Teresa Hayden

Date of Defense





In this study, a prompt-free approach was used to establish spontaneous requesting in the communication of two nonspeaking autistic boys. The prompt-free approach is unique in that the clinician waits for the child to initiate all interactions and gives no prompts of any kind. Thus, it teaches spontaneous communication from the beginning. The subjects were low-functioning autistic boys, ages eleven and nine. A food item and a picture of the item were used with each boy in the intervention. The purpose of the first step of the procedure was to teach the boys to spontaneously touch the picture to request the food item with the item in sight. The second step involved moving the food item further away to prepare the boys to request an item that they could not see. Because of the limited duration of the project and unavoidable absences of the subjects and clinicians, only the first two steps of the procedure could be implemented. The procedure was successful in teaching the boys to touch the picture to request the food item when the item was in sight. Data on the remaining steps of the procedure are needed to completely determine the success of the prompt free procedure with these boys.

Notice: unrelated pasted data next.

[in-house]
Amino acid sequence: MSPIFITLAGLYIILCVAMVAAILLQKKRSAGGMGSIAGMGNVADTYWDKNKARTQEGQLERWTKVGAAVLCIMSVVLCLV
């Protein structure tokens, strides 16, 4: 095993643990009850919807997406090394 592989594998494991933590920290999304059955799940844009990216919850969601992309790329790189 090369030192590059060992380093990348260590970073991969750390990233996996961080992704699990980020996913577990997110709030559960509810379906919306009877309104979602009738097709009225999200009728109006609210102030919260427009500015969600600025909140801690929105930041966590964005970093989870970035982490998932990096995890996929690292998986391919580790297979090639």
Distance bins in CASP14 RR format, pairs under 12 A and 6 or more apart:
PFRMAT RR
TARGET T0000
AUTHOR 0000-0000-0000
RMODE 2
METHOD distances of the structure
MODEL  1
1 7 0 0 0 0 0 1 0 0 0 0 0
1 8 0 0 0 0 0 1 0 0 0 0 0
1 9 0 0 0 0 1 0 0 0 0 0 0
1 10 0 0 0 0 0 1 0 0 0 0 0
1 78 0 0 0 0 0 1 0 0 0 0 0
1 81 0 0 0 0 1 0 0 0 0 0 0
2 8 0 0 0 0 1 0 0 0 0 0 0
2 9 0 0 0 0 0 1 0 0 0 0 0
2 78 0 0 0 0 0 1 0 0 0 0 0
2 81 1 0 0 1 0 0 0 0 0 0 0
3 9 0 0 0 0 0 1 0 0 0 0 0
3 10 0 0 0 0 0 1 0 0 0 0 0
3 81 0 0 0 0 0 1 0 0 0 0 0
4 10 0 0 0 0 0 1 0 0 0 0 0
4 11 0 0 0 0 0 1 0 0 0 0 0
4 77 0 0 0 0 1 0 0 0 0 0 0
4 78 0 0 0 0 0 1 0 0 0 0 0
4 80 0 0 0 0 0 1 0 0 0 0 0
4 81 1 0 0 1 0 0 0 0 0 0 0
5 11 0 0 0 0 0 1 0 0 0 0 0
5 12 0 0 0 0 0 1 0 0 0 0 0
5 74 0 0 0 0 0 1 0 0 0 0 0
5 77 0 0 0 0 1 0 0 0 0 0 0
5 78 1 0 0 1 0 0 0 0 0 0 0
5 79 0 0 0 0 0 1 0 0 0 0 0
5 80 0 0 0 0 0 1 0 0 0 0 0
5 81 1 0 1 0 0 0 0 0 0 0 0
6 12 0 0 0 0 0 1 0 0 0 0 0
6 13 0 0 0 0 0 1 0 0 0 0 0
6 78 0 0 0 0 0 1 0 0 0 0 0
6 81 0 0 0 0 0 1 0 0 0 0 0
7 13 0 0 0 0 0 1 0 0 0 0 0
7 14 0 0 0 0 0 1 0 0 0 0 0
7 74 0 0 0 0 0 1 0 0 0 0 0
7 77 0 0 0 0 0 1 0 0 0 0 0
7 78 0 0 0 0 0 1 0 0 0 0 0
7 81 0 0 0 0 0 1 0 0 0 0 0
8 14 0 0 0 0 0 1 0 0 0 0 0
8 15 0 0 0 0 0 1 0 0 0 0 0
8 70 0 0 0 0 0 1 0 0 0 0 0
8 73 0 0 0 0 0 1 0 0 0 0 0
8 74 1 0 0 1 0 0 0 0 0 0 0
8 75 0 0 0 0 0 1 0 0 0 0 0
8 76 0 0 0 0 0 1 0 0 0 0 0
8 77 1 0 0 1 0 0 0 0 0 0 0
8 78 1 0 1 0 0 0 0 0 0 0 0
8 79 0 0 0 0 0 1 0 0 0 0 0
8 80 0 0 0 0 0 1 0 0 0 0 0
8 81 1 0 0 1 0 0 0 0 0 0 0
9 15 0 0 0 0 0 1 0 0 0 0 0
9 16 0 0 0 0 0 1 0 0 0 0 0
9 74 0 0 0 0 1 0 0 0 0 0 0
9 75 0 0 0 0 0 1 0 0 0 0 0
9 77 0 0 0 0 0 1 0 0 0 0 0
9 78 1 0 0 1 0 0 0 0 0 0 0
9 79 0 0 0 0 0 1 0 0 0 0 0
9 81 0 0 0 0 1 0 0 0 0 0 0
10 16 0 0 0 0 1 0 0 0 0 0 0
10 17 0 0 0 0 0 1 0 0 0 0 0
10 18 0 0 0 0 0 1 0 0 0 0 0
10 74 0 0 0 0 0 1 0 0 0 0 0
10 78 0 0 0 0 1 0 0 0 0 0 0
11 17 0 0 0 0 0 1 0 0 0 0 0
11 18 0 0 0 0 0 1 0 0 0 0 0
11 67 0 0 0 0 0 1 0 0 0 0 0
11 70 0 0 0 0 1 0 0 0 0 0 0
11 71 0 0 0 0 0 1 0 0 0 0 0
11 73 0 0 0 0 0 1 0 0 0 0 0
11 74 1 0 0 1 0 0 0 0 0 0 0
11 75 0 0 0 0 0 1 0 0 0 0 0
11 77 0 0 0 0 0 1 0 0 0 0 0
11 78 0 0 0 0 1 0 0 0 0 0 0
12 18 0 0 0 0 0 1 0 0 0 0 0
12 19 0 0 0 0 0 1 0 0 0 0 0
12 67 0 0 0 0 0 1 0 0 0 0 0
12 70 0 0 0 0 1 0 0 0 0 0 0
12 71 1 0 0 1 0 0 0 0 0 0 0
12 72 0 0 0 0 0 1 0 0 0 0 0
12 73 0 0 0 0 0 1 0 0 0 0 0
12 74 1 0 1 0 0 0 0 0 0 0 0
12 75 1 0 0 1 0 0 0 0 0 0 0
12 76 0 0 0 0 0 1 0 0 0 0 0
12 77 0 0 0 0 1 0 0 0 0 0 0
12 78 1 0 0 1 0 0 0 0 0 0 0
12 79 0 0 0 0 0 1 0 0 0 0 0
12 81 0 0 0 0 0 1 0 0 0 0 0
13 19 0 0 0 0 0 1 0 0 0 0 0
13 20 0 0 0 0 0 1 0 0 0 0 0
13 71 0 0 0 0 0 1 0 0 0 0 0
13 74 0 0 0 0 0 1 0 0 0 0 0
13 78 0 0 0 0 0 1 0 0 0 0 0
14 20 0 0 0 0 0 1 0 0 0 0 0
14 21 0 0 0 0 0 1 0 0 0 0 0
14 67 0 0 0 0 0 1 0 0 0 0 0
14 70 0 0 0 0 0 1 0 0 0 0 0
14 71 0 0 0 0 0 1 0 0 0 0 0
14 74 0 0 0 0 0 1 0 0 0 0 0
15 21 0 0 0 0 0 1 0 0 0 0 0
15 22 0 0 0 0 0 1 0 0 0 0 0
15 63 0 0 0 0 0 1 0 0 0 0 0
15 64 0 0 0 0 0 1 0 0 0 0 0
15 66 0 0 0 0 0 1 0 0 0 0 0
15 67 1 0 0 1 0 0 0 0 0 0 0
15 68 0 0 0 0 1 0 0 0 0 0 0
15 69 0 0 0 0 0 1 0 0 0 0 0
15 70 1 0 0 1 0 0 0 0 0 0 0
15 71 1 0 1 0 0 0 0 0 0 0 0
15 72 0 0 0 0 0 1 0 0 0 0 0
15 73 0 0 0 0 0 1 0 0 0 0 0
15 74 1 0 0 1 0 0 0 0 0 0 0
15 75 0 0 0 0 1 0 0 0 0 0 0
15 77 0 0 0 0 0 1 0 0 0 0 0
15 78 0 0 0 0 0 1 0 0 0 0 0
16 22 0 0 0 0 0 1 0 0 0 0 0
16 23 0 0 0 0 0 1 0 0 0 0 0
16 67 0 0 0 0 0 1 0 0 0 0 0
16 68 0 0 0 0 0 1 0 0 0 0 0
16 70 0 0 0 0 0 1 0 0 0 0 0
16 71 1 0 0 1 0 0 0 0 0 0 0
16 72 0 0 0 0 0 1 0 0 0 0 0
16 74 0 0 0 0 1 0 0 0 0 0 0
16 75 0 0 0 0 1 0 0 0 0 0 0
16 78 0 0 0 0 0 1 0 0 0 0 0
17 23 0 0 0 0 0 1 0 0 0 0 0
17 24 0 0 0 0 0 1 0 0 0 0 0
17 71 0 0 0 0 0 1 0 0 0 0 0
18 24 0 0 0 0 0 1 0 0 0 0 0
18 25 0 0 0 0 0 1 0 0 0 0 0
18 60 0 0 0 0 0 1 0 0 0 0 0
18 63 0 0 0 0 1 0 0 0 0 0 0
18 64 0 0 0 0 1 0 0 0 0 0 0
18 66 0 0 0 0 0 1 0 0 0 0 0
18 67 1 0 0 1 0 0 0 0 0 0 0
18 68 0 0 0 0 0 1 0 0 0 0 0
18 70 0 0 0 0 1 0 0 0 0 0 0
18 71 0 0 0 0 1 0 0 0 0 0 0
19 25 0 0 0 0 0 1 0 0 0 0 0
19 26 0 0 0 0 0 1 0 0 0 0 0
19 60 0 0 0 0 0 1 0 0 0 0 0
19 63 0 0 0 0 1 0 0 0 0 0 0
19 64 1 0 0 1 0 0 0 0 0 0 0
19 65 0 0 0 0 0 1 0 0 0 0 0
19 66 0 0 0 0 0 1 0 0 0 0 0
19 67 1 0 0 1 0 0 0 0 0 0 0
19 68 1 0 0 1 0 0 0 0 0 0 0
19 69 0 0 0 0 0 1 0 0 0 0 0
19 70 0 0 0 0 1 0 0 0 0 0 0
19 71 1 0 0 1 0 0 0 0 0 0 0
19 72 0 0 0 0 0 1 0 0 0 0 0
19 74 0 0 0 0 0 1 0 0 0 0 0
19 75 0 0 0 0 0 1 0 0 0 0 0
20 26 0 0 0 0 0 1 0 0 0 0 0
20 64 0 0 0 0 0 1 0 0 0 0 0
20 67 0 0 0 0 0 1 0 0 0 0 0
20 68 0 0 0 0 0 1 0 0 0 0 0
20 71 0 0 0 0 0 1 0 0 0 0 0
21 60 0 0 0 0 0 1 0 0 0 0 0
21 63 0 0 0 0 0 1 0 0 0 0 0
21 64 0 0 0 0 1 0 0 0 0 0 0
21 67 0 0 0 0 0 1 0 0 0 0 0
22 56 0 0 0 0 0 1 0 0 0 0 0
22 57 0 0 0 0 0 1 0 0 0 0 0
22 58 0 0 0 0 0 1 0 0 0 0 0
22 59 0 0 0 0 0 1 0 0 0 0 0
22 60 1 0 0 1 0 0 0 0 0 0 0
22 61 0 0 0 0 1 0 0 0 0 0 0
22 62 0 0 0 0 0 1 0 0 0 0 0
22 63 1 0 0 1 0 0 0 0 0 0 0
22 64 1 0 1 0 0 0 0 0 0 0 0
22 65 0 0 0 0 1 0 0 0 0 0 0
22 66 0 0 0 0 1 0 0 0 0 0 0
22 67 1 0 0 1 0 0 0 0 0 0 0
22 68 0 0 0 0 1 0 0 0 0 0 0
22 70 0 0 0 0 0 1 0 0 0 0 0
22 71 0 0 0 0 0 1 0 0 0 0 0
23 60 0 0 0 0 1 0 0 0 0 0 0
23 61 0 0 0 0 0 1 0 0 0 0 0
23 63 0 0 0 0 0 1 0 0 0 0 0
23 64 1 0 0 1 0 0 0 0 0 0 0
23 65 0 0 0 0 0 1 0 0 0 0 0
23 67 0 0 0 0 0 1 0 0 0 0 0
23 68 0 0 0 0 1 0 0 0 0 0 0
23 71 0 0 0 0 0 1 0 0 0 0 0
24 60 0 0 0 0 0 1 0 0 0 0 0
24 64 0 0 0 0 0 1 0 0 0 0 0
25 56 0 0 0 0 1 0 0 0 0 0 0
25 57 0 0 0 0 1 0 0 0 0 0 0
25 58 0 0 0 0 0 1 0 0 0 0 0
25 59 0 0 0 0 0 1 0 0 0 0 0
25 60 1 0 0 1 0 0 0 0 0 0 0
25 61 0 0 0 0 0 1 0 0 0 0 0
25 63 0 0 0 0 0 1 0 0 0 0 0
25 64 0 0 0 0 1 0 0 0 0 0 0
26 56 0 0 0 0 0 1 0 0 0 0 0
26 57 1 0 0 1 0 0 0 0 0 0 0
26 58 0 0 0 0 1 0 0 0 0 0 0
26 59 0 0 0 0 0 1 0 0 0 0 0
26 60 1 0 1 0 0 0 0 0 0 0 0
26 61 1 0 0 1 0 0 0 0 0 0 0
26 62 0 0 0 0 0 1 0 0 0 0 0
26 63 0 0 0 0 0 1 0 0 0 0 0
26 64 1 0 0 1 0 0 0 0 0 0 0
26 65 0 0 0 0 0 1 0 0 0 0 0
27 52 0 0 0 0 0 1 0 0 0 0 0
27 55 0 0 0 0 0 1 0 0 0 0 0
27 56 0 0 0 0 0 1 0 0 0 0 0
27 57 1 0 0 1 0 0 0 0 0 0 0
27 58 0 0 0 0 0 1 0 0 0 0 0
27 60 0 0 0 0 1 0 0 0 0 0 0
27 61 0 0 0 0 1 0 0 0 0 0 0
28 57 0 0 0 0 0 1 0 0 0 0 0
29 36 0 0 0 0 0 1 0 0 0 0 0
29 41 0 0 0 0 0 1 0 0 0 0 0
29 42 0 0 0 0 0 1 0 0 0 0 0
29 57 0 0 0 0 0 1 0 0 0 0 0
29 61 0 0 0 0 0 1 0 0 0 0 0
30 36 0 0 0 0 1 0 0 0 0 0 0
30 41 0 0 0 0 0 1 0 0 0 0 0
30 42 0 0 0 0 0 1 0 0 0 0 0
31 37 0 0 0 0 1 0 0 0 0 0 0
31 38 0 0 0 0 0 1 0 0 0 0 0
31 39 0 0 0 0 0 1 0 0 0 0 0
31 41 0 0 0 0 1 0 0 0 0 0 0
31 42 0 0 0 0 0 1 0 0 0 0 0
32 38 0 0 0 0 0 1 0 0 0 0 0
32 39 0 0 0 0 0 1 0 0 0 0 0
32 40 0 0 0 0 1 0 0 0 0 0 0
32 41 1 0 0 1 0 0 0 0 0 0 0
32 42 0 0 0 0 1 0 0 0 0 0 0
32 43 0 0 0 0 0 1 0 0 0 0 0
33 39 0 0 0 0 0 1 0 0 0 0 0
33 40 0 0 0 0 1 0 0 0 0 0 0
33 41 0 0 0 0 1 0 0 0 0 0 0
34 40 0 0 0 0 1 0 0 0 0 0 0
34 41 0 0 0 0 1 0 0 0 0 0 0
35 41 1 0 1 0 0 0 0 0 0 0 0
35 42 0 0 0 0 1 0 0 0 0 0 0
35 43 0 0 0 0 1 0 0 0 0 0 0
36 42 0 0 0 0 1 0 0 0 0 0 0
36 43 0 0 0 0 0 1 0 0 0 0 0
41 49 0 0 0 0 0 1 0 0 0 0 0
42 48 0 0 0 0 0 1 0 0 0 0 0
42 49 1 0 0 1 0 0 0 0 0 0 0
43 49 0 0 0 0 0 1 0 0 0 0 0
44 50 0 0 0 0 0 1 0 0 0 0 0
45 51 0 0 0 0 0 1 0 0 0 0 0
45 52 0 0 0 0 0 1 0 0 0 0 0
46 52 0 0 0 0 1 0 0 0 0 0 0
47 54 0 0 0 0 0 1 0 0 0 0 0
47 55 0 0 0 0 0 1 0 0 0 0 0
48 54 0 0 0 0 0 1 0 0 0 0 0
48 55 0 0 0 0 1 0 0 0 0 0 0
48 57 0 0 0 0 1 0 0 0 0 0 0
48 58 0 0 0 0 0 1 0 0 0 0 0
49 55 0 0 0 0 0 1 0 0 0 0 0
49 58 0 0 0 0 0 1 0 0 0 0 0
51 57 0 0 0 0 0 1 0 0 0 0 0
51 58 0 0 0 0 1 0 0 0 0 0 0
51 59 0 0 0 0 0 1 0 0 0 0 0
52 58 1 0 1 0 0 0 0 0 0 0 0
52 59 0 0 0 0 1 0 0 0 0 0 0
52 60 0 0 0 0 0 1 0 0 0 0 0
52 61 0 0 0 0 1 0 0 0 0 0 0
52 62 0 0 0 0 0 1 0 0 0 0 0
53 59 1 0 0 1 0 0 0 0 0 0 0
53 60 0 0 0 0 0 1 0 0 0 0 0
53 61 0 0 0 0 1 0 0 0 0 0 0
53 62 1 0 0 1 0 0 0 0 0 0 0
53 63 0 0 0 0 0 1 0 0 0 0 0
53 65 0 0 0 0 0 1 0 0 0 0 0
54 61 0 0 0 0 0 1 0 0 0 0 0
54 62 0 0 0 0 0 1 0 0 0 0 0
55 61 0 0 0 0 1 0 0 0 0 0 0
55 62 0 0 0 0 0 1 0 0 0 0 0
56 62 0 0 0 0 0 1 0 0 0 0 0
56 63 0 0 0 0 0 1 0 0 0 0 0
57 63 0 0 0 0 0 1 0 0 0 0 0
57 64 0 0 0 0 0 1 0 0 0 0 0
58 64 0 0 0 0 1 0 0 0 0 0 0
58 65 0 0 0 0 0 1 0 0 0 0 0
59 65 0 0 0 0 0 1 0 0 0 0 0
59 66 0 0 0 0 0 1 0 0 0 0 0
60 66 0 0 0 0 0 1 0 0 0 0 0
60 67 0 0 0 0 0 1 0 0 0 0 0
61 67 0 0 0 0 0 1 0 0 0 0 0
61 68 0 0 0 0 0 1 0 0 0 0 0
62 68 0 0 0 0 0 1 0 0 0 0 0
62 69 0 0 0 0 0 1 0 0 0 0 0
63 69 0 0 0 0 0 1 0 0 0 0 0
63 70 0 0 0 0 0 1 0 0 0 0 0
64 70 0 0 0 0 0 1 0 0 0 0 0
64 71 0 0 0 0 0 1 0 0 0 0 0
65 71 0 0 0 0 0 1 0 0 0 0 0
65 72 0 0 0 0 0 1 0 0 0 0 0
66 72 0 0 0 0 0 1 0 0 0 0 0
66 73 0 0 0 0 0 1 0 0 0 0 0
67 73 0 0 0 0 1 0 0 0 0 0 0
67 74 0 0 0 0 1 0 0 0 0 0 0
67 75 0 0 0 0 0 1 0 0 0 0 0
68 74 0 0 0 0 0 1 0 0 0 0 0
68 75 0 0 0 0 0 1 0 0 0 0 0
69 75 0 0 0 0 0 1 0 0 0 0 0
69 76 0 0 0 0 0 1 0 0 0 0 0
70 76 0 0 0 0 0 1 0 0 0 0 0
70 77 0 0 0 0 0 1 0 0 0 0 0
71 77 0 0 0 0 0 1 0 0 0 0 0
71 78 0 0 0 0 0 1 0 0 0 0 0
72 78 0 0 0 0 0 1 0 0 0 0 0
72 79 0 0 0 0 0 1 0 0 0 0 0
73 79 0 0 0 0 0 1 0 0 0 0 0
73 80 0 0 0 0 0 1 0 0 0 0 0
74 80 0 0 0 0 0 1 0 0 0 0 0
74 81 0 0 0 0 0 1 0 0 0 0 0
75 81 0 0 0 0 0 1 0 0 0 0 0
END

Access Setting

Honors Thesis-Campus Only